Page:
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Inspiring Brave Lady

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Grief forced you to absorbs wisdom from the situation that keeps your tears running. It’s the kind of grief that made you reflects instead of cutting your arm. And my sorrow yesterday, makes me learn that how you die is actually matters. So look where you’re going and what you’ll be doing, Eka..

This is a tribute to a brave lady who took care of my mother since she’s still 8 years old. We called her Emak, or Mother, because she’s very much like a mother for everyone who knew her.

Her name is Siti Salamah. She’s actually my aunt from my mother’s side. But my mother called her Emak, referred her as a mother. Because my mother grew up under her care. She’s a kind, patient, loving lady who taught me how to be brave just by seeing her embracing her challenging life as a single mother of five (plus my mother – so that makes it six), and a grandmother of (atleast) fifteen grandchildren!

She never complained of being tired to do all the work, but there has come the time for her to rest, on December 4th, 2011 – or 8th of Muharram, 1433 Hijriah. Her long holiday took her away from all of us, until the date being set for all of us to meet up again. By the time it finally comes, I hope she still remembers me and gives me the warm hugs she never forgets to give me in greetings and goodbyes.

It was a beautiful sunny Sunday morning. No signs of how dark the skies would be by the end of the day. It was family time, and for giving her our last respect, we were united once again as family.

Emak was the portrait of a feminist that I adore. And I dont adore just any feminist, for most of those who called themselves feminists, are nothing but emasculated women. She’s different. She was a lady with all her feminine grace. A dutiful wife and mother, who devoted her life for her family, and doing it with the utmost sincerity. She was also a woman who encouraged other women to fulfill their task as a complete woman, who plays a big role in family, in society and no doubt, in religion. Despite all the things that made her life unperfect, she bravely took the responsibility to make the most of any situation in her family, and never regret anything or even for a little while, asking why those things happened to her. She took all the burden, but never called them burdens, for she believe ;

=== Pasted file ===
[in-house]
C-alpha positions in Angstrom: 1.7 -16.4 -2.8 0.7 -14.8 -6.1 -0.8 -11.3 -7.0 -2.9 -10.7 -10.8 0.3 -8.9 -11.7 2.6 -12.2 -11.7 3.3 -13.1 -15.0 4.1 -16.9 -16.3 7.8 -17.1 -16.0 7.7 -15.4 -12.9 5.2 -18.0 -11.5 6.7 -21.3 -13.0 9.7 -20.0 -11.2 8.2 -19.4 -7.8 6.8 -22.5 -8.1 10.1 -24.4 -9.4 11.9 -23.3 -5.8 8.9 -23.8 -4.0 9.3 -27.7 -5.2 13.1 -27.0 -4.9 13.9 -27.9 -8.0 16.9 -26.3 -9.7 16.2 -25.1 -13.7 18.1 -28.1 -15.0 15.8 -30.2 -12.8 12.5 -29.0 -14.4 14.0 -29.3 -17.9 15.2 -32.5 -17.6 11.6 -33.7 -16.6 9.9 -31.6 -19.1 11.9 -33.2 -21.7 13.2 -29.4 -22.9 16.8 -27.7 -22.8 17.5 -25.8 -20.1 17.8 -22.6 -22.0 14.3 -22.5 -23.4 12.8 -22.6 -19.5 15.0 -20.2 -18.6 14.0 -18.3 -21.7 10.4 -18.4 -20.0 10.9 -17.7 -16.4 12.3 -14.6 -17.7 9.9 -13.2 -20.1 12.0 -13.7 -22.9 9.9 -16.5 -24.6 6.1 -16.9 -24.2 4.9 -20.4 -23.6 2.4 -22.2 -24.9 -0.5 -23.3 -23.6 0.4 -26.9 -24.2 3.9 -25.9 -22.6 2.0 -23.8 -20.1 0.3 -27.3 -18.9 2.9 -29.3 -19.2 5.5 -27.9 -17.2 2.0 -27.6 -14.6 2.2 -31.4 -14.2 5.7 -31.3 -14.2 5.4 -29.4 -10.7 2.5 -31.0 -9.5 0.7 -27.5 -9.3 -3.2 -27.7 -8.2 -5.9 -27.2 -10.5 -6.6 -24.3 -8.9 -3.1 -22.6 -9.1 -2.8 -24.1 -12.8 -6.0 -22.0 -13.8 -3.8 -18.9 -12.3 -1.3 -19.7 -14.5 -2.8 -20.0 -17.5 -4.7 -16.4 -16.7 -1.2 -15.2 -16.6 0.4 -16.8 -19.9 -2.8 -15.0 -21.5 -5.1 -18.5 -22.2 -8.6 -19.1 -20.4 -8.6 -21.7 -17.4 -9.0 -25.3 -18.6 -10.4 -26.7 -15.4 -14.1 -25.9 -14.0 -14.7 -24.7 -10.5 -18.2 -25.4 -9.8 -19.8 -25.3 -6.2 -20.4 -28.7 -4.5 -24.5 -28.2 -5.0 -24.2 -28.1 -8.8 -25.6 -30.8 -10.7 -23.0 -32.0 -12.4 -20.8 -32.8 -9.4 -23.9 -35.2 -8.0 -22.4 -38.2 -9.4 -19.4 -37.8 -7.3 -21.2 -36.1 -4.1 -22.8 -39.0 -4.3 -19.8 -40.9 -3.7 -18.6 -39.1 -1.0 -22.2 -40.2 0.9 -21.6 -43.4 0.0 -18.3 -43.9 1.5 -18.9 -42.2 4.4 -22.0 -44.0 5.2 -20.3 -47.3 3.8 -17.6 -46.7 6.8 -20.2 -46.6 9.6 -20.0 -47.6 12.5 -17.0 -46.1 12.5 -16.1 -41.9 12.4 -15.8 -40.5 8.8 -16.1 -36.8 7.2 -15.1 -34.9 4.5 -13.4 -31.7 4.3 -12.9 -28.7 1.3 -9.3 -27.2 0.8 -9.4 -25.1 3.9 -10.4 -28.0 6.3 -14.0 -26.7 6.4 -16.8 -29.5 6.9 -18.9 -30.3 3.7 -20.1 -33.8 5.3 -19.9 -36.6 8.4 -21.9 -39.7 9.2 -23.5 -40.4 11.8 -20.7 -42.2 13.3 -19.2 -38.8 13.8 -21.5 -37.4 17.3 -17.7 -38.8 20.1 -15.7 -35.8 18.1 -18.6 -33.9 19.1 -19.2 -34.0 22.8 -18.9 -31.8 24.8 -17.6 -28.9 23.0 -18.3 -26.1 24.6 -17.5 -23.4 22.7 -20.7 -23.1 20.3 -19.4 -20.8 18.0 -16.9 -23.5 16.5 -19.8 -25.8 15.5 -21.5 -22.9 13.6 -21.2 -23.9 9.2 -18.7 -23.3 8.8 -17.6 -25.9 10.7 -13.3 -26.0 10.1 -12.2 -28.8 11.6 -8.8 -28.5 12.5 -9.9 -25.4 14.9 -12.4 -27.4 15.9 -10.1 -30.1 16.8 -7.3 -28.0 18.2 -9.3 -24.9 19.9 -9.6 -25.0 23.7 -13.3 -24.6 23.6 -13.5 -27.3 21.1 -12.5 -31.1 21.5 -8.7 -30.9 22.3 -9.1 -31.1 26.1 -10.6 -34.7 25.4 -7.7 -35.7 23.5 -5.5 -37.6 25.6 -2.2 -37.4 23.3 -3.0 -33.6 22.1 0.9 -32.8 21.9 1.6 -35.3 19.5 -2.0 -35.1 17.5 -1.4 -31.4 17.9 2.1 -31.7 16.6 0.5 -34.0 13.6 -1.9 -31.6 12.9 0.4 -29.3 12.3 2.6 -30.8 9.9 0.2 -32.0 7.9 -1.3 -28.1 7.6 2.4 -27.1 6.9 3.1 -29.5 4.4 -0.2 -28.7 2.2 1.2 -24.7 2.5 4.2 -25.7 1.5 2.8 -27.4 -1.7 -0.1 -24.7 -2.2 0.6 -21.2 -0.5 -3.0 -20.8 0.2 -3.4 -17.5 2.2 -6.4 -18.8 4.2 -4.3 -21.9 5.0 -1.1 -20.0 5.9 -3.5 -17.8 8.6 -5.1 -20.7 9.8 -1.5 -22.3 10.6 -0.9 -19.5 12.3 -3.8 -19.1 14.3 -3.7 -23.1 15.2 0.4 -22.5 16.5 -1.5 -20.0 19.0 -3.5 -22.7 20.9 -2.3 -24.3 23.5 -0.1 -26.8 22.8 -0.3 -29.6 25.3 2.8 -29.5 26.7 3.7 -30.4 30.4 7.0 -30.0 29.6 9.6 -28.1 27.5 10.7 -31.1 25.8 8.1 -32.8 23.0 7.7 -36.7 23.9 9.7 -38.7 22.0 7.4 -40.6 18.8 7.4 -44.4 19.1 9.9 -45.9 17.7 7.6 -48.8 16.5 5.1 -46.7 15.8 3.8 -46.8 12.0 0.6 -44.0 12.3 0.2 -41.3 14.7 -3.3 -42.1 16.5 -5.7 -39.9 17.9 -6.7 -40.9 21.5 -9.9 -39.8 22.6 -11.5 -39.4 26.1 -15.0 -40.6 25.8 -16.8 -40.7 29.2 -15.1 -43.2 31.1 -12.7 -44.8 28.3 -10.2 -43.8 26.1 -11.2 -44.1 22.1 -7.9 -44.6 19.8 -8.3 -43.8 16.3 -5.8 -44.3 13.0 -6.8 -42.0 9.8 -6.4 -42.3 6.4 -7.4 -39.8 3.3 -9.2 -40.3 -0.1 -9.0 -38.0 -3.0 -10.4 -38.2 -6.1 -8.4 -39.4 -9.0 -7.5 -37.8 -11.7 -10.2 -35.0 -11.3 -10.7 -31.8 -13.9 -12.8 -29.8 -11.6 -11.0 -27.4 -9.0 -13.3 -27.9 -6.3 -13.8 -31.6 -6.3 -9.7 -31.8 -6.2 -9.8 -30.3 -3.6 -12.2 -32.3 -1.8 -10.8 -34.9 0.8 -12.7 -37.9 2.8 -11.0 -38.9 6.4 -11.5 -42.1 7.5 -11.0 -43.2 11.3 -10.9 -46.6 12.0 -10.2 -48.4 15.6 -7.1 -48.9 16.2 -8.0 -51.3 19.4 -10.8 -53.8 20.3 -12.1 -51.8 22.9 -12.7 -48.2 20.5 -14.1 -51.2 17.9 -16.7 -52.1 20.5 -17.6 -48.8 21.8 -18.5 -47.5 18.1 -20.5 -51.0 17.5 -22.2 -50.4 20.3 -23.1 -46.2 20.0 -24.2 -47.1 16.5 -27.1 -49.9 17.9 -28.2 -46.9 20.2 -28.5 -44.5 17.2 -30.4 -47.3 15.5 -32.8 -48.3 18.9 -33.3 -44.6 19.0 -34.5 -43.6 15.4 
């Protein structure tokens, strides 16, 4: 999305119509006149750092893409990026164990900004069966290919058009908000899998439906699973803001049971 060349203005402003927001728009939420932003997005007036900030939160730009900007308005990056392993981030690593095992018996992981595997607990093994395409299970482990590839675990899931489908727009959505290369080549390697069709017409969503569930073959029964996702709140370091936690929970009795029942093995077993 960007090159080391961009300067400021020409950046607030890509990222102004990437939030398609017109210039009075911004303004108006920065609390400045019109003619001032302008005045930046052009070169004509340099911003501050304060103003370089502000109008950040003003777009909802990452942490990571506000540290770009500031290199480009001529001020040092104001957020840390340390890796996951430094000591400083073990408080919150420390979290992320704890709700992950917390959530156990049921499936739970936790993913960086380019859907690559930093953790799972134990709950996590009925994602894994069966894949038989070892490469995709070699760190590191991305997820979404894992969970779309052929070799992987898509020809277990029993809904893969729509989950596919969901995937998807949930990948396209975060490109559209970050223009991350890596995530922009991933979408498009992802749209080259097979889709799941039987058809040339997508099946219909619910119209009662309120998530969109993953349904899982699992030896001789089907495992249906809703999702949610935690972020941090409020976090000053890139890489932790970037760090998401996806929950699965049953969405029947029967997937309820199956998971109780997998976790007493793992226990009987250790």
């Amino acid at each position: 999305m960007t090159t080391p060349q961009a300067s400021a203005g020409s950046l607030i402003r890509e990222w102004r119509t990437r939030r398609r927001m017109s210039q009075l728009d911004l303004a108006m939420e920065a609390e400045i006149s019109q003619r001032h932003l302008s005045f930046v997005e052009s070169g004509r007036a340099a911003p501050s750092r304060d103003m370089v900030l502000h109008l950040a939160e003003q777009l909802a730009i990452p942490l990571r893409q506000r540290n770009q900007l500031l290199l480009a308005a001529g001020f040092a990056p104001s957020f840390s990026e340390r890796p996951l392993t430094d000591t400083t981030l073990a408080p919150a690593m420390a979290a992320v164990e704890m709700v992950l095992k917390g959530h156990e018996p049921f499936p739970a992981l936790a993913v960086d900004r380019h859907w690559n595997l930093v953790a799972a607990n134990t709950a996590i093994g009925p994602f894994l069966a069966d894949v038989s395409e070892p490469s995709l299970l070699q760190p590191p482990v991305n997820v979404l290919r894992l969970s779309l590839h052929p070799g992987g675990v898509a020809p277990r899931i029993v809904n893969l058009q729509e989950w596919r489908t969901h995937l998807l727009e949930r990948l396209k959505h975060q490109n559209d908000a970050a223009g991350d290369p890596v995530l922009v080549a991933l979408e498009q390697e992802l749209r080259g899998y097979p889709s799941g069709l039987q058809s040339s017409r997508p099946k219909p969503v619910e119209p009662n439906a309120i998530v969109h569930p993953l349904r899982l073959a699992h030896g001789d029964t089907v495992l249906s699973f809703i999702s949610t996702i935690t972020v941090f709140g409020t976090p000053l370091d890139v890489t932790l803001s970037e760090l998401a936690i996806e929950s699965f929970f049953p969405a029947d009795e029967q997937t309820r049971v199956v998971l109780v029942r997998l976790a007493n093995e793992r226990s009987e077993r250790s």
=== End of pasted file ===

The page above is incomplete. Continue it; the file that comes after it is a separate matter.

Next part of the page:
On no soul does Allah place a burden greater than it can bear. It gets every good that it earns, and it suffers every ill that it earns. ( Pray: )  “Our Lord! Condemn us not if we forget or fall into error; Our Lord! Lay not on us a burden like that which You did lay on those before us; Our Lord! Lay not on us a burden greater than we have strength to bear. Blot out our sins, and grant us forgiveness. Have mercy on us. You are our Protector; help us against those who stand against Faith”. (Q.S Al Baqarah : 286)

This respectful lady who respect others, was appointed to lead a prayer in a congregation of about 30 people in that one Sunday morning. She was among her friends and people who respect her. And it was not the first time for her to lead prayers. After the jama’ah (congregation) read Al Fatihah, the opening surah of the Holy Quran, she’s about the lead another Quran recitation of surah Yaasin. Just as she read the word Yaa.. and not yet complete the whole short verse, she collapsed.